In the summer of 2003
A pair of mourning doves built their nest among the geraniums in
window box, at the window of our front bedroom.
Now there is a long story behind this.
dove (Zenaidura macroura) is a native species here in
California. But early in the 20th century someone released Chinese
spotted doves (Streptopelia chinensis) in Los Angeles.
The spotted doves had driven the mourning doves out of the lower
elevations of the Los Angeles basin.
In the 70’s and 80’s, we always had spotted doves in our yard and
nesting in the neighbors’ trees, many spotted doves.
When I started my web site, “Back
Yard Biology”, in 2001, I wanted a better picture of a spotted
There were none! I thought
maybe they had left this immediate area because so many of the larger
trees had been cut
down. So I looked in other neighborhoods, I looked in parks. In talking
with others I found that the spotted dove had
completely disappeared from all of Orange County, and from much if not
all Los Angeles County.
The most widely accepted theory is that the population explosion of
nest robbing crows
(Corvus brachyrhynchos) during
the 90’s simply ate the spotted dove to extinction. This left the
territory open for the return of the mourning dove,
which it appears is better able to protect it young from the crows.
Here crows assembling on a nearby athletic field in preparation
for their evening commute to their roost.
This is only a portion of the
crows in this assembly.
It was late in July that I first noticed the pair of mourning doves
investigating the flower box at the window of our front
bedroom. They made a little hollow between the ivy geraniums and the
window sill, where they built a flimsy token of a
nest. Being essentially ground nesting birds, doves seldom construct
much of a nest.
The male had a peculiar feather which
allowed me to identify the individuals, but only until the next molt.
The female spent time in the nest during the day, but at
night it was left empty.
On the evening of the 27th of August there was one egg in the nest. On
the evening of the 28th there were two eggs.
The eggs in the nest. (The window screen adds texture.)
The next day the doves began brooding. They took turns on the nest. The
returning bird would give a quiet call then sit nearby
until it was judged safe to trade places without giving away the
location of the nest. Even though they were aware that I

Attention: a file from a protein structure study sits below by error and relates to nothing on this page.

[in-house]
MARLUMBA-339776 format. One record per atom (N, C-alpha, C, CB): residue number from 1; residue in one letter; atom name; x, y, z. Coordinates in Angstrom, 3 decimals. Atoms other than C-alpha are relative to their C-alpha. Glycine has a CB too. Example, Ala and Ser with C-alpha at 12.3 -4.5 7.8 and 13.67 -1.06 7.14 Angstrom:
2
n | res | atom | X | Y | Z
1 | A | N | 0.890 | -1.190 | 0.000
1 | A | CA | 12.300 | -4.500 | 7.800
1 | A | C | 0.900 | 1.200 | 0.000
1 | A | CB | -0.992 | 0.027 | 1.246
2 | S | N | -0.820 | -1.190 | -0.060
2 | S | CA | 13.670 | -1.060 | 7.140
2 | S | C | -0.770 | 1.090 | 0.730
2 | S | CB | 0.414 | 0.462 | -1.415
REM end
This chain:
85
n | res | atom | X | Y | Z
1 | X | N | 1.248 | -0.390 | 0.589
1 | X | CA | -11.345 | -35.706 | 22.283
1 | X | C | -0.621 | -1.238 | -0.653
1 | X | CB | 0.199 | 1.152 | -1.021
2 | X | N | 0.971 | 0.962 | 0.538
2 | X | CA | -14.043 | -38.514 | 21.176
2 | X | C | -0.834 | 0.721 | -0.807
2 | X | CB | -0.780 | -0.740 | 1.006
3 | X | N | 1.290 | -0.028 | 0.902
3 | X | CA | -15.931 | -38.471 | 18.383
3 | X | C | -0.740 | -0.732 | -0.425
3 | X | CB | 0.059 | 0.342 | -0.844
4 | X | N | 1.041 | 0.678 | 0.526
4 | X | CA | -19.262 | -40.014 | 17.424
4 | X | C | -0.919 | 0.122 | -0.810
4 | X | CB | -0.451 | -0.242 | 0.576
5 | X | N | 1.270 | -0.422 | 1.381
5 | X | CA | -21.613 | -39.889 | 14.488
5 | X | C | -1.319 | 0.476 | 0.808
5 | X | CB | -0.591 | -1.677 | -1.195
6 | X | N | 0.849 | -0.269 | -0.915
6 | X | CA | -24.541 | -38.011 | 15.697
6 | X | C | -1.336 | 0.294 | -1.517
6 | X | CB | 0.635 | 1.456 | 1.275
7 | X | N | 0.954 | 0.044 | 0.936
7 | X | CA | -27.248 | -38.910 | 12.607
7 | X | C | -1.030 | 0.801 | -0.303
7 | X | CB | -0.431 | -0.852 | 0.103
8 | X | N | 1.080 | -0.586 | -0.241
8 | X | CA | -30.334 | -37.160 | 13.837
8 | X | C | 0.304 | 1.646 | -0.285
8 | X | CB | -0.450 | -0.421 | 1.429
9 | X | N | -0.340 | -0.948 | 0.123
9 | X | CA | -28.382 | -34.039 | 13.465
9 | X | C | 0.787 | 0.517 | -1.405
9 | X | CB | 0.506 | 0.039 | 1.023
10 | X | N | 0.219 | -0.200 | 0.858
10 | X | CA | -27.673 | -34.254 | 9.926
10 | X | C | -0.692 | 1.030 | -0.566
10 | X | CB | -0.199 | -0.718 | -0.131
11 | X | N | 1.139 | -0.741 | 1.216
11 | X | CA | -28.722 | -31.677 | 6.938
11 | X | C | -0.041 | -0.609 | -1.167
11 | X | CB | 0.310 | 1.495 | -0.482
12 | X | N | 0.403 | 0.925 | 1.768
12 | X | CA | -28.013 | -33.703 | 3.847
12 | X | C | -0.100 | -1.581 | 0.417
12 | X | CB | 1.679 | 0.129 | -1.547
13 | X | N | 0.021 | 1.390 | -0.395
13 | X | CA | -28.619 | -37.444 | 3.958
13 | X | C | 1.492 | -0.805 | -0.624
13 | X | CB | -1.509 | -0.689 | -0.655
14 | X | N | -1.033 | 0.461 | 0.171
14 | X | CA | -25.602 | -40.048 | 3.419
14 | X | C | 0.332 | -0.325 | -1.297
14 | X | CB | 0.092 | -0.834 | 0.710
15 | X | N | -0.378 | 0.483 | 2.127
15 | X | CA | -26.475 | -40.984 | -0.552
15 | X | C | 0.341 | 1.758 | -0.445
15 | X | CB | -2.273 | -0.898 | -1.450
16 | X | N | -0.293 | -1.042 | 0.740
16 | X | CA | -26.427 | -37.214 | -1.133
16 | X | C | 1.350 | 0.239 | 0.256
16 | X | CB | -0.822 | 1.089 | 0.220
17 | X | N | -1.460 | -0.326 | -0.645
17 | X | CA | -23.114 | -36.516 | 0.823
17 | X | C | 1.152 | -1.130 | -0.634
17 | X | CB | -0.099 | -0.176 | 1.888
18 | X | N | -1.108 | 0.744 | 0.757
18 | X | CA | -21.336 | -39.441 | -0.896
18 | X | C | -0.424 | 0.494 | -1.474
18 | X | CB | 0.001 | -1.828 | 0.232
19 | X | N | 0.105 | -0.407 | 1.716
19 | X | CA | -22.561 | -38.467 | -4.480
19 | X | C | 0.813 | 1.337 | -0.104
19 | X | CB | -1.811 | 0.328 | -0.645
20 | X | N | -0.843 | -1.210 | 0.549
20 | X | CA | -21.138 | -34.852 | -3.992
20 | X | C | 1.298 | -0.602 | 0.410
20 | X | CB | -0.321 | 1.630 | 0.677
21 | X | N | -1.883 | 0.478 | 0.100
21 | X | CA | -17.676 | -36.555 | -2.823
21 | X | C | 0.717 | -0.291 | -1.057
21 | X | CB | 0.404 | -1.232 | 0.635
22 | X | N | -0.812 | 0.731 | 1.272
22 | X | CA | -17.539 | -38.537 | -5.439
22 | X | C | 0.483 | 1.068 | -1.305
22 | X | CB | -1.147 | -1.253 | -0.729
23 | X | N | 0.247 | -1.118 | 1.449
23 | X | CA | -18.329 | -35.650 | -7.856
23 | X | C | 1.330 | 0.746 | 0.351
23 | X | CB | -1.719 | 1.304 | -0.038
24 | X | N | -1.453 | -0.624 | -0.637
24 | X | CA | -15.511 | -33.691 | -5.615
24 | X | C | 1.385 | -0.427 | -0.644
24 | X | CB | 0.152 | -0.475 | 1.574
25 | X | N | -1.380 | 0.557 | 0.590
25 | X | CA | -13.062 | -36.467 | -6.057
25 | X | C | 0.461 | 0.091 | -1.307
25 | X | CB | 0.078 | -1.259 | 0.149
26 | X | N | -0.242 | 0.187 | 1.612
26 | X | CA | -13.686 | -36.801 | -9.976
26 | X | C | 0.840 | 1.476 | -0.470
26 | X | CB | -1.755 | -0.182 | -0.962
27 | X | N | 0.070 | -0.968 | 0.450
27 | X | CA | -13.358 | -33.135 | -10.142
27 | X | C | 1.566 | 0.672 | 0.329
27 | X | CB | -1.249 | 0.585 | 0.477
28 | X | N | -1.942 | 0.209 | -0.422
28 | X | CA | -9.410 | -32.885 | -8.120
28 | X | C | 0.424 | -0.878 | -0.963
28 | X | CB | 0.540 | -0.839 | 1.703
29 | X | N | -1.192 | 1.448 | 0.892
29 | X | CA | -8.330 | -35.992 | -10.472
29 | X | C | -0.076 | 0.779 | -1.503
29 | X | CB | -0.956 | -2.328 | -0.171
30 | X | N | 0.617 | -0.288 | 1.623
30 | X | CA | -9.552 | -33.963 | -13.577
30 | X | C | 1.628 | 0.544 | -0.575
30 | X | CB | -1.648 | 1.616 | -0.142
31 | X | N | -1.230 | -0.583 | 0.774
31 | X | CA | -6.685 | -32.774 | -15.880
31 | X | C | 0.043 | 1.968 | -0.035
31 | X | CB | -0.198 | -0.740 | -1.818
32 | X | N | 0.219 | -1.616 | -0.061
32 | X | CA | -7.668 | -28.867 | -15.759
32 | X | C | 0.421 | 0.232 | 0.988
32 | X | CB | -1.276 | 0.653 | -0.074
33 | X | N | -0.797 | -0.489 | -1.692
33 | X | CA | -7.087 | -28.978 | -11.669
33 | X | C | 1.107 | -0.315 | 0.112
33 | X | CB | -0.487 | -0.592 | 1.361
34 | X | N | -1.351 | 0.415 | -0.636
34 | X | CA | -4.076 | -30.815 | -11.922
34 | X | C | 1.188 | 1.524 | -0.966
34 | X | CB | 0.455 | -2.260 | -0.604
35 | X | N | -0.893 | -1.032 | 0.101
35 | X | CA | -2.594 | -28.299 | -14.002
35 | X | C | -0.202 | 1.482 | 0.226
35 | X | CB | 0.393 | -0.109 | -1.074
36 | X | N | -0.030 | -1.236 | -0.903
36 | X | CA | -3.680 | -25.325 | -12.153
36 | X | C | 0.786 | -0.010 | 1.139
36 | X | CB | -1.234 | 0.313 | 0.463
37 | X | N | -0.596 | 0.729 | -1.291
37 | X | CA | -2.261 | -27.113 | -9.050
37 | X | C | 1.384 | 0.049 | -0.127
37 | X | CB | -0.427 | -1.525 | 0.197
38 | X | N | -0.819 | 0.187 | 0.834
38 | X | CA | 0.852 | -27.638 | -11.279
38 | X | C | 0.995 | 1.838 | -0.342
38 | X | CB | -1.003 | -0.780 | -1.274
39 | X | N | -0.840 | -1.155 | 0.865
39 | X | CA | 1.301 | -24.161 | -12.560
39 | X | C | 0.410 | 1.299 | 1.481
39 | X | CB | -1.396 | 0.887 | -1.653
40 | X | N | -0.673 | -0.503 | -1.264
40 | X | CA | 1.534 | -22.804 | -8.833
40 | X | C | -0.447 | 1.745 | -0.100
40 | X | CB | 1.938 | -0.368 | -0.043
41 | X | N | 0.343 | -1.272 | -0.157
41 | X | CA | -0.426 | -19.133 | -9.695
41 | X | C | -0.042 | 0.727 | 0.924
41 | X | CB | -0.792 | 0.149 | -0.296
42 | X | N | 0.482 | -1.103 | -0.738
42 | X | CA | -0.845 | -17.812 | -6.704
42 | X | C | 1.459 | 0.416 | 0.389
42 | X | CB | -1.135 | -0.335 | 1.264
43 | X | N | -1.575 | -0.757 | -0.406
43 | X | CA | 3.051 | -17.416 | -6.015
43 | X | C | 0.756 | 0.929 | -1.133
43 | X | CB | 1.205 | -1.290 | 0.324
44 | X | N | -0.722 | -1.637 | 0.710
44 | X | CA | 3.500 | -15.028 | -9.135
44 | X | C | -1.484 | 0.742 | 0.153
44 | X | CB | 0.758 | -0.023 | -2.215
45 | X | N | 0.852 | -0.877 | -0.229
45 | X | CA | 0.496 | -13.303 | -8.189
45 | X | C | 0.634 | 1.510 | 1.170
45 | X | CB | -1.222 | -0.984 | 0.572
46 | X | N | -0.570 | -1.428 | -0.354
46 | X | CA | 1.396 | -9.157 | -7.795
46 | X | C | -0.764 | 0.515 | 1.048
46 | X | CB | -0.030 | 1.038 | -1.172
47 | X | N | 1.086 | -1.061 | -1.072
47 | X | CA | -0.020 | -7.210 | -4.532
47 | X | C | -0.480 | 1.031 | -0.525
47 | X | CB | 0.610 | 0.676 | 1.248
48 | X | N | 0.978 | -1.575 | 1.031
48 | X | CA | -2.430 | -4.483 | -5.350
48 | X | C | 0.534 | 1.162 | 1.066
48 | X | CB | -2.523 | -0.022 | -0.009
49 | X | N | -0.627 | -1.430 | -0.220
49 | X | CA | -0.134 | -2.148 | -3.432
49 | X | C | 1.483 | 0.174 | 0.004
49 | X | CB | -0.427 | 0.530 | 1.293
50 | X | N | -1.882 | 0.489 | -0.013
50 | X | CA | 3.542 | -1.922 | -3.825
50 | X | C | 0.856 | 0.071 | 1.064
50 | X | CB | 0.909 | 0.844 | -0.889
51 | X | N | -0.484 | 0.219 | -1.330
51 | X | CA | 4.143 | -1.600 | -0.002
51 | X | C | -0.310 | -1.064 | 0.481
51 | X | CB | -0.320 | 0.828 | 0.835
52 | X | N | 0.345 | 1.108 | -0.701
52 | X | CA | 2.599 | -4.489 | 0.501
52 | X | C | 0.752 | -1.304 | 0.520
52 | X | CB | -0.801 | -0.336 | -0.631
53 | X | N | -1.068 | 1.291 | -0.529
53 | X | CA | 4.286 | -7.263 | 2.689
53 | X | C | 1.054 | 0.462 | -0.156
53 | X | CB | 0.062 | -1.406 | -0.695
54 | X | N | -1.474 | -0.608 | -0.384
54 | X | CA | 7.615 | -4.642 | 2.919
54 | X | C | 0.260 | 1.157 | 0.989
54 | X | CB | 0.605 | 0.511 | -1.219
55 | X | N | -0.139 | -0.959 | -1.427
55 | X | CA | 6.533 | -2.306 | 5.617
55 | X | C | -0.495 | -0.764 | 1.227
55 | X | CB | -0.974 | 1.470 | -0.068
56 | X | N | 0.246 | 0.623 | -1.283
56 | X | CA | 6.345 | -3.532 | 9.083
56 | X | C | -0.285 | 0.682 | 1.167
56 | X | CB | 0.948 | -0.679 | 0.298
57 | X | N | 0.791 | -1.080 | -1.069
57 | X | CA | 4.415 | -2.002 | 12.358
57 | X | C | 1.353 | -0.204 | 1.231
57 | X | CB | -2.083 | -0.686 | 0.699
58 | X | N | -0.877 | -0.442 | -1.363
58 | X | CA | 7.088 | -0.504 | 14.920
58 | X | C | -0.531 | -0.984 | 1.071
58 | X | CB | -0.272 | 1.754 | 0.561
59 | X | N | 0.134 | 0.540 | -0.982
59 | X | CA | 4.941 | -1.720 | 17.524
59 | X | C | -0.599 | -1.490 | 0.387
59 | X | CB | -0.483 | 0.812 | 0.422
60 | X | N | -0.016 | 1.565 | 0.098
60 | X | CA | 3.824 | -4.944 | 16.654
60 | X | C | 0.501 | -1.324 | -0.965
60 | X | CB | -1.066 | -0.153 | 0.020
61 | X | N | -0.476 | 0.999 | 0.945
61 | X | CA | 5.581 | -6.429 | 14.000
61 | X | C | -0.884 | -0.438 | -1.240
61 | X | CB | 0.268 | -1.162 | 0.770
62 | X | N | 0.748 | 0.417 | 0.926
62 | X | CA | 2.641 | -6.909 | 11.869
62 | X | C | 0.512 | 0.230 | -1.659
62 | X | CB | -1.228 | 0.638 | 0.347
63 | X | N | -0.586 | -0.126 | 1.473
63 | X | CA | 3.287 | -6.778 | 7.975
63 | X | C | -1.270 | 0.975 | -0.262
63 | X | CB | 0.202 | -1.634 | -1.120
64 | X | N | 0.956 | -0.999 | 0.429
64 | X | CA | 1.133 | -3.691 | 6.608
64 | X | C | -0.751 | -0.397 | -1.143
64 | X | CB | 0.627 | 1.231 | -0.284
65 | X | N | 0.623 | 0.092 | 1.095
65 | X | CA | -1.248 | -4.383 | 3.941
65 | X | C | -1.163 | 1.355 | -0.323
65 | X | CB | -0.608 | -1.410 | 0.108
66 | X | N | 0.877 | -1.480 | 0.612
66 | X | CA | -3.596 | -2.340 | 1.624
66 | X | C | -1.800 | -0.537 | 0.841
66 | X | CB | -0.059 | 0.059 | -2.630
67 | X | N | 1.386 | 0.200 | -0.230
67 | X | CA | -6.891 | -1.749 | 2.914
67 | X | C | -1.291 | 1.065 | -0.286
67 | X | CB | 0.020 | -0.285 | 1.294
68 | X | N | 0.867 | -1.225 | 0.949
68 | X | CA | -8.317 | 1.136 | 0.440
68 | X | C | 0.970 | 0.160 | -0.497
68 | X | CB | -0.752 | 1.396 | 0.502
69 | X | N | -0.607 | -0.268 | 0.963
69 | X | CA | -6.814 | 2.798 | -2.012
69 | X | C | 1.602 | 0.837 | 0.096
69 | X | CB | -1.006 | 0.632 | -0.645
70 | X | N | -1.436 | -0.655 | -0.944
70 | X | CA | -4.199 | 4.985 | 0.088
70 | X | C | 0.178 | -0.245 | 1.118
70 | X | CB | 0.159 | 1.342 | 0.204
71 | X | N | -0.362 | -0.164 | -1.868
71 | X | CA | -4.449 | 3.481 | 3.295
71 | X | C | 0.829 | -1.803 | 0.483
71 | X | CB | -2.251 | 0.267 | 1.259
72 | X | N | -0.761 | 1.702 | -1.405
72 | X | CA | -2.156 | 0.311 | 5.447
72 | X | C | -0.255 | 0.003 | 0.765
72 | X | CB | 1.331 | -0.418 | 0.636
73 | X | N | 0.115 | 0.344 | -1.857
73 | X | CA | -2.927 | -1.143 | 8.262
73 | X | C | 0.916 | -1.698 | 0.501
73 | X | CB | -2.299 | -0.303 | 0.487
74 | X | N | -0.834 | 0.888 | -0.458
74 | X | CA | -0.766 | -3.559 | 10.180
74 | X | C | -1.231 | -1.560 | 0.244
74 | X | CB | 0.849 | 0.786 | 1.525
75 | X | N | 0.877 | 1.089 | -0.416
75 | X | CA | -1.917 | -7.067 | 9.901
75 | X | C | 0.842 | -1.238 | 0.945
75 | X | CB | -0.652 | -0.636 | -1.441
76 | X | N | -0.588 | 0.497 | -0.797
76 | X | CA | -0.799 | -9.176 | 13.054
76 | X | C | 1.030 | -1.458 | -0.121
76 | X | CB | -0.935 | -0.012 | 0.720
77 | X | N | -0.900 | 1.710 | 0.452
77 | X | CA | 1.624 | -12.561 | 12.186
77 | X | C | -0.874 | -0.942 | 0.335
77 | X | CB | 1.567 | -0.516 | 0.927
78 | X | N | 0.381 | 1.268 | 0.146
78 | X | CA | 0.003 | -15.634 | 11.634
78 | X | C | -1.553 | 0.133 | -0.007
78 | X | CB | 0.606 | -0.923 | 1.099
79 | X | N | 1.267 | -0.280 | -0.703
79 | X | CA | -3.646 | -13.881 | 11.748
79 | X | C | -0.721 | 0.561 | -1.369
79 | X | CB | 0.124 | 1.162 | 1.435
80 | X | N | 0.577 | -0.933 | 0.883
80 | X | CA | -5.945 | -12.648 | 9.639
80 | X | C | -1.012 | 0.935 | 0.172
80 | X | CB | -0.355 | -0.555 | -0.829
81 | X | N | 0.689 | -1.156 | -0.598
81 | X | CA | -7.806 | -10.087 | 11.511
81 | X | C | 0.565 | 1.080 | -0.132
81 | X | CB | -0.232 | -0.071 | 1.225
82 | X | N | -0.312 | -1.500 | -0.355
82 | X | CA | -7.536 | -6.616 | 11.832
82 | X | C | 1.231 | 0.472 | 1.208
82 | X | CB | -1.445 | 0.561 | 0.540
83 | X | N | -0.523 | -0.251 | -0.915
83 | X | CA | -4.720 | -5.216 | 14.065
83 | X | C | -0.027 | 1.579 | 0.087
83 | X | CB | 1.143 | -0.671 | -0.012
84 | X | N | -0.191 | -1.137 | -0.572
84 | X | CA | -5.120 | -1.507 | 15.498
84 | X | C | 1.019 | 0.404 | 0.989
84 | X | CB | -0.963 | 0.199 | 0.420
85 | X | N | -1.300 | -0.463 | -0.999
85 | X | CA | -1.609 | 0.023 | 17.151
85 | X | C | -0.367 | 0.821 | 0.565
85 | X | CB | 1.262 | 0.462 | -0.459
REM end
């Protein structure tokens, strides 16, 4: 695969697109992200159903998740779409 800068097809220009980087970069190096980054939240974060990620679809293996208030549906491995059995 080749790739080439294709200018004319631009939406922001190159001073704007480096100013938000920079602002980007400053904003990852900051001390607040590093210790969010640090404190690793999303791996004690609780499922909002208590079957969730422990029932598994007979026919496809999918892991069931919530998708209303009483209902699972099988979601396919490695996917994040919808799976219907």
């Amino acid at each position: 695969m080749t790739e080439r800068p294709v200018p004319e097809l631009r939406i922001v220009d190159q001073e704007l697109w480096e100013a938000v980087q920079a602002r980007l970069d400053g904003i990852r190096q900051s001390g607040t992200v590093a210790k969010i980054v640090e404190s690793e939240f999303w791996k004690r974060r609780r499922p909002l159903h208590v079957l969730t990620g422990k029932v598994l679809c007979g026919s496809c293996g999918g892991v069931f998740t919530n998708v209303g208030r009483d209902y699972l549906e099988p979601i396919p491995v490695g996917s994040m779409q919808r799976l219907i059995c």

knew where it was, it was rare that I actually saw the exchange.
As long as the window was closed, and we didn’t make
quick movements, it didn’t seem to bother them as we looked down into
A dove on the nest, through the window.
We even placed a stepstool by the window so our grandchildren could
see. I took pictures, which are on my web site .
Outside, we spoke when approaching, so as not to startle them. I was
able to work in the garden right under the nest, and
even run the lawn mower past without disturbing them. After they
hatched, the little ones were kept out of sight under the
parent. To feed them the parent would stick its bill down under its
feathers, where the young could reach in and get pigeon
milk without being exposed.
On the 15th of September we first saw the head of one the young. Then
we saw more and more of the two nestlings as the
days went by, until they were left alone much of the time. All the time
they were in the nest, there was never a peep from
the little ones.
On the 27th the parents would sit across the yard and call to the
fledglings. On the 28th we saw the first flight
of the older fledgling, and the next day the first flight of the other.
As the days went by, the tails of the young grew out until
we could no longer distinguish the young from their parents.
The male dove with the two young in the nest.
It was fascinating to see the eggs and watch the fledglings grow,
then test their wings, and finally take flight. It was also fun
watching the kids watching the birds.
And then! in 2004
The doves came back
March 2004 The mourning doves had been visiting
the window box from time to time for weeks. On the 6th of March, they
began to “build” a nest. On the 10th we saw the
first egg. We figured the young hatched about the 21st . I first saw a
little one on the 29th. From the 6th of April the two
young were often left alone in the nest.
April 7th , after considerable hesitation, and many false starts, the
sailed across the lawn to the insistent calling of its parents. That
night the two young were left alone in the nest. The next day
the second took its first flight. Both returned to the nest for the
last time that night. But we continued to see them around for
The second brood of 2004
By the 16th of April the pair of adults were thinking about their
next brood. But they decided on a change in location.
Obviously they were not concerned by all bustling about and spying on
their nest. They were trying to build a nest on top of
the porch light beside the front door. (I wonder, if I left the door
open would they have come inside?) The top of the light
simply would not hold a nest, especially of their flimsy type. The
pieces kept falling off. And the opening screen door came
much too close. I convinced the doves that a nest there just wouldn’t
work. That, or else they just gave up.
Later in the day,
the pair had decided on a four inch beam under the eves on the porch.
But every time they took flight, they blew the nesting